THE lodge where I stay in Kabul was badly damaged October 8 when a suicide car bomb exploded 80 metres down the road near the Indian embassy. Seventeen innocent Afghans working in photocopy shops near the embassy were killed and another 60 wounded, while Indian diplomats went unharmed. No apologies were offered by the perpetrators for the killings.
Nobody was hurt at my lodge, but 75 windows were blown out. The next day, I was talking with the owner who, for the third time in three years, had to fork out US$3,000 to fix his windows. I asked him: What would happen if NATO pulled out of Afghanistan? He replied without hesitation, looking me straight in the eyes while obviously referring to the Taliban and their allies: “They will kill us all.”
His comment struck a still-raw nerve. Thirty-five years ago, in November 1974, I was in Siem Reap, Cambodia. As a young backpacker, I was foolhardy enough to spend six weeks poking around a country at war.
At the time, the US congress was debating whether to continue or cut off aid to the beleaguered and corrupt Lon Nol government. After more than four years of civil war and the disaster of America’s experience in neighbouring Vietnam, congress and the American people were fed up with everything to do with both countries.
In Siem Reap, I met a Cambodian man who spoke English. He graciously offered to show me around the few parts of the town still under government control. The Communist Khmer Rouge controlled the Angkor temples and the surrounding countryside. There were intense firefights at night. At one point, my host turned to me and said: “I hope America doesn’t abandon us. If they do, the communists will kill us all.”
As an erstwhile anti-Vietnam War protester in the US, I brushed off his comments, thinking how nothing could be worse than the corrupt, US-backed Lon Nol government. I was wrong. The US cut off aid and the Khmer Rouge captured Phnom Penh five months later, imposing a reign of terror unparalleled in modern history.
After three-plus years in power, before being ousted by the Vietnamese, Pol Pot and his KR henchmen had left almost 2 million Cambodians dead, roughly a third of the entire population.
The struggle to recover from that horror continues to this day. I know. As a publisher in Cambodia, I documented this painful process in great detail for 17 years, like a meticulous storyteller of horrific tales about lost, shattered souls.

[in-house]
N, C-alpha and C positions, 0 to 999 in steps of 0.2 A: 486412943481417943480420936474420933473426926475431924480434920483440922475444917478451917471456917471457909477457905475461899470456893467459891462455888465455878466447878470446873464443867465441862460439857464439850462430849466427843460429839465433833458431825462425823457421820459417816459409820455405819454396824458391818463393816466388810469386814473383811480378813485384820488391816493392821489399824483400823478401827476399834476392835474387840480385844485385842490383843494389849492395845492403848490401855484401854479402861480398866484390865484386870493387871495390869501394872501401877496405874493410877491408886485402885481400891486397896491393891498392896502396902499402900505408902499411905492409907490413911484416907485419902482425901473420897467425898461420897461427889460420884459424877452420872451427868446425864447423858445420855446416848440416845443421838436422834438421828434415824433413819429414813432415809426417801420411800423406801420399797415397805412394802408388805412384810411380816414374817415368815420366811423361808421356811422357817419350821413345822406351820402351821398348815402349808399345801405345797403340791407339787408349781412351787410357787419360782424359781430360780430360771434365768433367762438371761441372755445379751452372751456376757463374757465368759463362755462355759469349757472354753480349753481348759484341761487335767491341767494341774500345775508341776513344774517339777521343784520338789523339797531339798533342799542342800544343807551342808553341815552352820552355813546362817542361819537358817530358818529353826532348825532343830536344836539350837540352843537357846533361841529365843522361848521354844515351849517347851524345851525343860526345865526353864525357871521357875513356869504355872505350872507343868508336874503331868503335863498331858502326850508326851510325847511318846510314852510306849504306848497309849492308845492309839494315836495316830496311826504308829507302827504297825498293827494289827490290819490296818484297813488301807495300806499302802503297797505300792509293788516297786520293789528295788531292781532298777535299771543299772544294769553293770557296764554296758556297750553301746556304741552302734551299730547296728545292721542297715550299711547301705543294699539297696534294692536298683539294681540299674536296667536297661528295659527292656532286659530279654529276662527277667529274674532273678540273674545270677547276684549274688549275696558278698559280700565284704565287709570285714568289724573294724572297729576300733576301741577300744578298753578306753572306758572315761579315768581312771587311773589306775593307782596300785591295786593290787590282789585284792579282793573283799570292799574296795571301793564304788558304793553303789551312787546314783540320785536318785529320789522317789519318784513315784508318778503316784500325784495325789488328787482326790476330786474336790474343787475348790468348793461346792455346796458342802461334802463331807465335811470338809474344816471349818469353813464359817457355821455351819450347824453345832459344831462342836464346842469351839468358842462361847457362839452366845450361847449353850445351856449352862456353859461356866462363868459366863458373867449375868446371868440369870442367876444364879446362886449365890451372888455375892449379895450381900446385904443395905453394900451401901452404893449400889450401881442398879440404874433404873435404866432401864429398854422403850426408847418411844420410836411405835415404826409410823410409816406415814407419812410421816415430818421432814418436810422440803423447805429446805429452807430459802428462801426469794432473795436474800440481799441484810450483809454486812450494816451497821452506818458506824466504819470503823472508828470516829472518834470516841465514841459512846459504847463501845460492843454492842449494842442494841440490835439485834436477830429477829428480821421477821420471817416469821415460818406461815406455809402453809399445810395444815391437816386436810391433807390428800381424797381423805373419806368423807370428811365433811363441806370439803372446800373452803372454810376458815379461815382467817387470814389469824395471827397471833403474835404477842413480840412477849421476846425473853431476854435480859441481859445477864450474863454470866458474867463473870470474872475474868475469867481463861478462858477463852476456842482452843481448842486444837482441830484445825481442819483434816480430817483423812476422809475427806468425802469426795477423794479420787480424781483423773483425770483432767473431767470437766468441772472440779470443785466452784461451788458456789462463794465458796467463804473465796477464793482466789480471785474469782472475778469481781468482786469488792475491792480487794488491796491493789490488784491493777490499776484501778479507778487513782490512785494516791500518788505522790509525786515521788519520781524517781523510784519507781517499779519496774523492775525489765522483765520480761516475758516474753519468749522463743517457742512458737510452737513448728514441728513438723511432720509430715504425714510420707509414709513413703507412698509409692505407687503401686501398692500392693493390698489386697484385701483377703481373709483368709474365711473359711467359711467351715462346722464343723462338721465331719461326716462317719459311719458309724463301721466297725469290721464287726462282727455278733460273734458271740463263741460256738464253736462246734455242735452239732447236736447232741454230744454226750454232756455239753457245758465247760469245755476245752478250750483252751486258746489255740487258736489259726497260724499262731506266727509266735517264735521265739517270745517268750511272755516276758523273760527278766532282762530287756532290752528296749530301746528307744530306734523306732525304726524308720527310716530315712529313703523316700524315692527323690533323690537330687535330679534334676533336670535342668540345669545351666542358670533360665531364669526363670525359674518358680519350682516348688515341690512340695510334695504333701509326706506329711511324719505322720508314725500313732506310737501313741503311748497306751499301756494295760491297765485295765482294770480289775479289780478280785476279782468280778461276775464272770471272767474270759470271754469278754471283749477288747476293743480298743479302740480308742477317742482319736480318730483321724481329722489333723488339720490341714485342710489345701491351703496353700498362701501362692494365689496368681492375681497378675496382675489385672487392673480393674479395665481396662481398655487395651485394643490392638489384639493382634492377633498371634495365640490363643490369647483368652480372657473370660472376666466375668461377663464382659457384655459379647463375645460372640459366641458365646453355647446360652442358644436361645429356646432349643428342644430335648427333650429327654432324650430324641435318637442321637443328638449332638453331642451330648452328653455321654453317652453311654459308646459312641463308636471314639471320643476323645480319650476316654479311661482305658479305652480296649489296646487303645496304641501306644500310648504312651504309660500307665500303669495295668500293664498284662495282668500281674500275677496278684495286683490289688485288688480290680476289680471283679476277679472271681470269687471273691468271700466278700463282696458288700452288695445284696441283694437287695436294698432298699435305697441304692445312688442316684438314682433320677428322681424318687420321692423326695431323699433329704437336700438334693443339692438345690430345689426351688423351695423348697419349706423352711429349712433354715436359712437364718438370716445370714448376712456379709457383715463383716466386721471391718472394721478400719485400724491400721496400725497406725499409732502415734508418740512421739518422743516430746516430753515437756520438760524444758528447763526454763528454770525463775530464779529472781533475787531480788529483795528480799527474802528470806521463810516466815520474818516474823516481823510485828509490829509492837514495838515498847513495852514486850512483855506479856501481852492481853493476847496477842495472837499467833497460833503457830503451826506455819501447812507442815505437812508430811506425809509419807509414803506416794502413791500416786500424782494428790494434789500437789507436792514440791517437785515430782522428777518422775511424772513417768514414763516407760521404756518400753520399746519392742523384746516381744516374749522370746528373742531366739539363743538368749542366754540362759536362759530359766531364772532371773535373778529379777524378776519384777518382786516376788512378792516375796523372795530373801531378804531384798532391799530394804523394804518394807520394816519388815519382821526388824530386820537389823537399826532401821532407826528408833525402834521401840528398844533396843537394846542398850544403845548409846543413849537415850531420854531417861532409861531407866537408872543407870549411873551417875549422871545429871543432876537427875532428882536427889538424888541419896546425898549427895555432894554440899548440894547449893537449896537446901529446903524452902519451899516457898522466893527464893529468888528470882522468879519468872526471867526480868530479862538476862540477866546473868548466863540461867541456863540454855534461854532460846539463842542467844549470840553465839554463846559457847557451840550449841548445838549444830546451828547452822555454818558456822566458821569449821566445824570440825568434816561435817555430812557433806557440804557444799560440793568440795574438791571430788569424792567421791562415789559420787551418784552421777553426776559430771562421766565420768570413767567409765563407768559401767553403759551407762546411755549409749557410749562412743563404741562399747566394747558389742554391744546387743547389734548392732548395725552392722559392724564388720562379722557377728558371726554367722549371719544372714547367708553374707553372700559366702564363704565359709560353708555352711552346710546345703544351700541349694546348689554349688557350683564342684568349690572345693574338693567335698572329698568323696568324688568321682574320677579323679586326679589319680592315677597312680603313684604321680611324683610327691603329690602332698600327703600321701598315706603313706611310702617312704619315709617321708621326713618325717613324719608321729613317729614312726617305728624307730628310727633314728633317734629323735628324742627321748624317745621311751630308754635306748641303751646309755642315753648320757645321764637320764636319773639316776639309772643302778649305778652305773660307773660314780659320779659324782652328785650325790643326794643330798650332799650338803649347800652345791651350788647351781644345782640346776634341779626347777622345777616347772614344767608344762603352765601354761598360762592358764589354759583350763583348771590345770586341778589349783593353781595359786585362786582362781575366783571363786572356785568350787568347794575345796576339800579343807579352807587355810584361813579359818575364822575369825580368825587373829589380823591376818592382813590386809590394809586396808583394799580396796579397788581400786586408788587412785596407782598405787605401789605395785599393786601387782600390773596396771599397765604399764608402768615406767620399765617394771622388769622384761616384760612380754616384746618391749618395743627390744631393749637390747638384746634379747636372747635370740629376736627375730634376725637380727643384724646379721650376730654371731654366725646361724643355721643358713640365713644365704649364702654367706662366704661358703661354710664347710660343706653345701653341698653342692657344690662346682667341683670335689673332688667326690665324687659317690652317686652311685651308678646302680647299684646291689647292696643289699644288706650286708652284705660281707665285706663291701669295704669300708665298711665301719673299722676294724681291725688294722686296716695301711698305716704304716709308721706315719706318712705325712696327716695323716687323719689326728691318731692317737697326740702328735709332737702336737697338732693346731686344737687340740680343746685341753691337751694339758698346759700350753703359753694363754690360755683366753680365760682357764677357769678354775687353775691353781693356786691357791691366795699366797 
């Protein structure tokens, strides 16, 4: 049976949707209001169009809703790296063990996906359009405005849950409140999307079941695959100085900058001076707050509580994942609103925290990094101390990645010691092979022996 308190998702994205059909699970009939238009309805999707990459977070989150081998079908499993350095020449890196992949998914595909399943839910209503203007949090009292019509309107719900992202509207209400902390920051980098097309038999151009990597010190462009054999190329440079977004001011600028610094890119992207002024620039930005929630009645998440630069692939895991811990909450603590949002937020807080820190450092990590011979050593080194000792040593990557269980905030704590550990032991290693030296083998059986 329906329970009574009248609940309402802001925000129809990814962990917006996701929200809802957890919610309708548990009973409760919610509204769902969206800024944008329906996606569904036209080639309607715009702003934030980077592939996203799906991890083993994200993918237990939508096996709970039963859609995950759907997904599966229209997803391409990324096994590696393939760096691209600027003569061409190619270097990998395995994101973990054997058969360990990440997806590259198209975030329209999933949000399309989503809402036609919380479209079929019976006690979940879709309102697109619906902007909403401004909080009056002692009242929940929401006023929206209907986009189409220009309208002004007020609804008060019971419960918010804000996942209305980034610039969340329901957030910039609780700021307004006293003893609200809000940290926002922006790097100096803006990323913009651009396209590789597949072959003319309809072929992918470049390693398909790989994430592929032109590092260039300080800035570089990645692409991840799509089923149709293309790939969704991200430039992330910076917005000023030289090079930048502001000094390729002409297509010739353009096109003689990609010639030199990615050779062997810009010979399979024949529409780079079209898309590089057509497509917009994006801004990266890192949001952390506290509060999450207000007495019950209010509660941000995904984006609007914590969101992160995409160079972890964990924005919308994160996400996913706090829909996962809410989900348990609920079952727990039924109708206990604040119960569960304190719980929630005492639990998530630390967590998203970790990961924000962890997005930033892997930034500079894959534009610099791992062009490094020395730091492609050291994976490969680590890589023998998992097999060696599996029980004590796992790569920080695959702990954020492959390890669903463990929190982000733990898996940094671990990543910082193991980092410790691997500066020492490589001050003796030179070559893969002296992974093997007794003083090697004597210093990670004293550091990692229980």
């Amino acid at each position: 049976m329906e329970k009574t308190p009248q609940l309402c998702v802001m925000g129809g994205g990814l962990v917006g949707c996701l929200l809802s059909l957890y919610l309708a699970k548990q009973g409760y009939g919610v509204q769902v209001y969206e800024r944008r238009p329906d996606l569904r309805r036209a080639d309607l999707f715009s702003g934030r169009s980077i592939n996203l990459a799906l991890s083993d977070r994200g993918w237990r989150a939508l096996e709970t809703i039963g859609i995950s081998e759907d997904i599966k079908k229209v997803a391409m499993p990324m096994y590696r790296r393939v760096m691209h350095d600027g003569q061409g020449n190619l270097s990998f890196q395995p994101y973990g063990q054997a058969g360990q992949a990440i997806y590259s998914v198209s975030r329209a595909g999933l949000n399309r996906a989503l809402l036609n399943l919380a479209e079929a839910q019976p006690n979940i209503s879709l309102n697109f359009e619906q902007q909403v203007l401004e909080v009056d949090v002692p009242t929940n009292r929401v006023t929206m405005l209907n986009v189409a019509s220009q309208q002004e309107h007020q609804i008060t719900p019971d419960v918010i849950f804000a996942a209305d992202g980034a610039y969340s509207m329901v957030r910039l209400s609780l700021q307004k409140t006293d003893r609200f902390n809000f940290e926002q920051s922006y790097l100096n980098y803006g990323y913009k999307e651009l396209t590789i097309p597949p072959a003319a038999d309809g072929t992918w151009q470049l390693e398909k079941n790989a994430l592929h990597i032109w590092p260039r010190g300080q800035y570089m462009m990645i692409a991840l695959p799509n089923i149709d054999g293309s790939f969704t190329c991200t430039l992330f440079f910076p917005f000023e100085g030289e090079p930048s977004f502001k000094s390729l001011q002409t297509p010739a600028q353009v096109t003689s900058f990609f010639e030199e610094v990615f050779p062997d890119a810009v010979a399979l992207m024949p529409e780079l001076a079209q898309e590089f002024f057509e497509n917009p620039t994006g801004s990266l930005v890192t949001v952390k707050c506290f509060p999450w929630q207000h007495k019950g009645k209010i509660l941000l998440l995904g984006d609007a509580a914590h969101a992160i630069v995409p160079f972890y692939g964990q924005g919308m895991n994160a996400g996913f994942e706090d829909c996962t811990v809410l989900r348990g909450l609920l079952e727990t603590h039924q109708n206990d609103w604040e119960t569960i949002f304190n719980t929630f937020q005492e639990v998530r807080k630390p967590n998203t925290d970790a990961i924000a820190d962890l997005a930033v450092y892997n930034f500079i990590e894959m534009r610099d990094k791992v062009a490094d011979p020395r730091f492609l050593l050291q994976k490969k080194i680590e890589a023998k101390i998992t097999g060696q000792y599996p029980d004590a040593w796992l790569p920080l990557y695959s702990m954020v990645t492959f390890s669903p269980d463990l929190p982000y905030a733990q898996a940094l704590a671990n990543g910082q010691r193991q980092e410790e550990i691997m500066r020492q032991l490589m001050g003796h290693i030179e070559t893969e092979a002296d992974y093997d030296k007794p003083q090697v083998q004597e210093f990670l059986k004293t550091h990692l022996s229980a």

The Obama administration is presently engaged in one of the most intense debates it will face: whether or not to increase US troop levels in Afghanistan. Without access to military intelligence, I don’t know, but what is clear is that ISAF Commander General Stanley McChrystal’s 66-page report to President Obama, leaked to the Washington Post in August, is one of the most interesting and thoughtful analyses on the current situation in Afghanistan that I’ve read. In fact, it’s the only one. Sadly, nothing else significant has been made public from inside governmental or UN circles. What’s most striking is that McChrystal’s report is even more critical of NATO’s policy to date since 2002 than what one reads in the established press. The general seems to have scooped the media on that one.
If the concerned public wants to make an informed opinion on the troop level debate, they should read the report cover to cover. This may be a lot to expect, given the increasing Twitterisation of global culture. Can anyone read more than 140 characters these days? Lives, however, are at stake. This stuff matters to us all, and the situation on the ground here is terribly complicated. Troop levels are only half the debate.
In the 10 weeks I’ve been in Afghanistan, I have not met a single Afghan yet who likes the current government – or any government in living memory, for that matter. Afghanistan is listed as having the 176th-most corrupt government in the world by Transparency International, out of a total of 180. It’s no wonder people here don’t like it. Since the Taliban were overthrown in 2002, Afghans expected and deserved much better.
Whatever the result of the debate about troop levels, if the international community doesn’t drop the hammer, privately or publicly, on any new government formed after the runoff elections on November 7 to cut graft and improve services to the people, any decision on NATO force structure may not matter.
Barring discernible change on the good governance front in the next two years, it’s a sure bet Afghan cynicism will increase, the Taliban will get stronger, public support for any continued troop deployments here in the West will continue to wane, and we should all prepare to inure ourselves for the day when “they will kill us all”.
Michael Hayes is senior editor of The Phnom Penh Post,
which he co-founded in 1992. His columns can be found at www.phnompenhpost.com.